He points to the story of a young man who, after seeing the film Utopia, got in touch with him to ask permission to show the film in some high schools around Addis Ababa. “I think it speaks to how important is it for filmmakers to understand not only what they want to say, but how they can best communicate it. The young man called me after a screening, and told me what the film meant to him, and that it had touched him after he left the cinema. That’s really good to hear as a writer.”
However, it has also thrown into relief one of the biggest problems facing film arts in Ethiopia. According to Behailu, many of the people entering the industry are unformed as filmmakers, through a lack of education and support program for film and television. Another issue is that the ability of art and film to change minds has been misunderstood and neglected in Ethiopia.
“Filmmaking in Ethiopia is like the Great Ethiopian Run: anyone who wants to do it can join the industry. Of course, there are people in the mix who are talented and skilled, but many of them are not. It is a problem caused by the lack of training programs in the country that can turn out well prepared and skilled filmmakers,” he says. “In other countries, the governments understand the utility and value of the film industry. Words have power. Celebrities have been elevated to the status of idols. That is all a result of the power of words. But in Ethiopia, it has been neglected so far.”
On the other hand, whatever structures do exist have stagnated and is run by people who don’t respect or understand film or television. “The first hurdle to overcome is that the people at the top of the relevant industry structures, like associations and institutes, don’t want to welcome and develop new talent. It’s a problem that appears in many industries, not just film.” All of this, he says creates a hostile environment for new talent, endangering the quality and continuity of the industry.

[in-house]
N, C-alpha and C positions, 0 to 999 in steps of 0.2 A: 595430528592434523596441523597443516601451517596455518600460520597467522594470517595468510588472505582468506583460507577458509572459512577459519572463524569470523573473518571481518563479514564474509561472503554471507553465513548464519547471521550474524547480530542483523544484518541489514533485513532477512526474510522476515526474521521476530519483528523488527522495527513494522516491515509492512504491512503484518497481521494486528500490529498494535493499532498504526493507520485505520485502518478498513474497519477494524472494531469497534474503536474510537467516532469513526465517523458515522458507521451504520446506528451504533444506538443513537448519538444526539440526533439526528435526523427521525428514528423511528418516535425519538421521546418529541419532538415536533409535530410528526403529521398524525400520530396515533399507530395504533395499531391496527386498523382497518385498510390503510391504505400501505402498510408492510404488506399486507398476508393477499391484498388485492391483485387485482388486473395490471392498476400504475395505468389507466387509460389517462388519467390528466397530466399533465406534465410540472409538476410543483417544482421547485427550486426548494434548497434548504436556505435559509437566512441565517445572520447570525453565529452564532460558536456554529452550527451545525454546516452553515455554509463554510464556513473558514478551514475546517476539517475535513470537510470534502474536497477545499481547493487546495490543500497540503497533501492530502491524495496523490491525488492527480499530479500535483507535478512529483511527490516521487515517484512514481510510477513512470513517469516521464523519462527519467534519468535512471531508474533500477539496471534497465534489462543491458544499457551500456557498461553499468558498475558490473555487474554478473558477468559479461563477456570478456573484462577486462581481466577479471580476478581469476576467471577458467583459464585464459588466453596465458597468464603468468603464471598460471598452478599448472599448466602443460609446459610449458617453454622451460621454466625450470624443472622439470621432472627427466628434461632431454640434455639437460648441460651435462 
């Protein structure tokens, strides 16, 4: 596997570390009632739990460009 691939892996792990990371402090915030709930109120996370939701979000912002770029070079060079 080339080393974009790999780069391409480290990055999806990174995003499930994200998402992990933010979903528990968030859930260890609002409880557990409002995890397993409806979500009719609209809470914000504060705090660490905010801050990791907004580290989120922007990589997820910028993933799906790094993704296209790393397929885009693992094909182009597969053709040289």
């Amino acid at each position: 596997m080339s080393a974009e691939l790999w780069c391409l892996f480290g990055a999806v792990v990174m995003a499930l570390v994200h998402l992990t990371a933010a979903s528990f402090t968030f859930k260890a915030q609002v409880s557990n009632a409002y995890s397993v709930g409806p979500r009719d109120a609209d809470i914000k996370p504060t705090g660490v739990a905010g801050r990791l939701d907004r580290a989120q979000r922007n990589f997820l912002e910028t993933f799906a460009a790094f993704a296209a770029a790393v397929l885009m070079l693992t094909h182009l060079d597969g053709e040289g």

In an environment where increased interconnectivity has brought people closer together, issues about representation and inclusion have been brought to the forefront. In some areas, they have even erupted into violence and unrest. This has also become a problem in the arts world. “There aren’t many training facilities in Addis Ababa, let alone in rural areas. Of course, people have social media and they are able to find ways to put their talent out there. For example, now, directors and writers are available on social media. An aspiring actor or writer can contact me online and send me sample of their work, but there is no institutional structure to foster and include under-represented people in the industry.”
This is also one of the political issues that are facing the country. Politics has become an important aspect of Behailu’s sitcom Min Litazez, which is something of a given, since it is set in a café. However, for some people the repetition of the political themes is a bit of a puzzle.
“Politics is just part of the discussions that happen at café,” he explains. “We discuss politics on the show, because that is the main preoccupation of the country right now. For most people, it is the biggest issue right now. But we do include other social issues in the show. I think because of the things happening in the country right now, it just seems like we talk about it a lot.”
Even after all is said and done, Behailu loves his chosen career. Even in the face of all the challenges facing the film and television industry, Behailu is still hopeful about its future. “The industry is still just beginning. In my opinion, the first thing that we need to do is define what Ethiopian film actually is. I’ve had the experience of sitting with seven other people, trying to establish a film association and none of us could agree on what Ethiopian film is. We need that kind of definition here, to understand what kind of values Ethiopian films communicate,” he says. “At the end of the day, my art work is my reflection, but the correct interpretation of art is that of the audience. I have to make sure that I’m doing my best for them.”
8th Year • Jan.16 – Feb.15 2019 • No. 70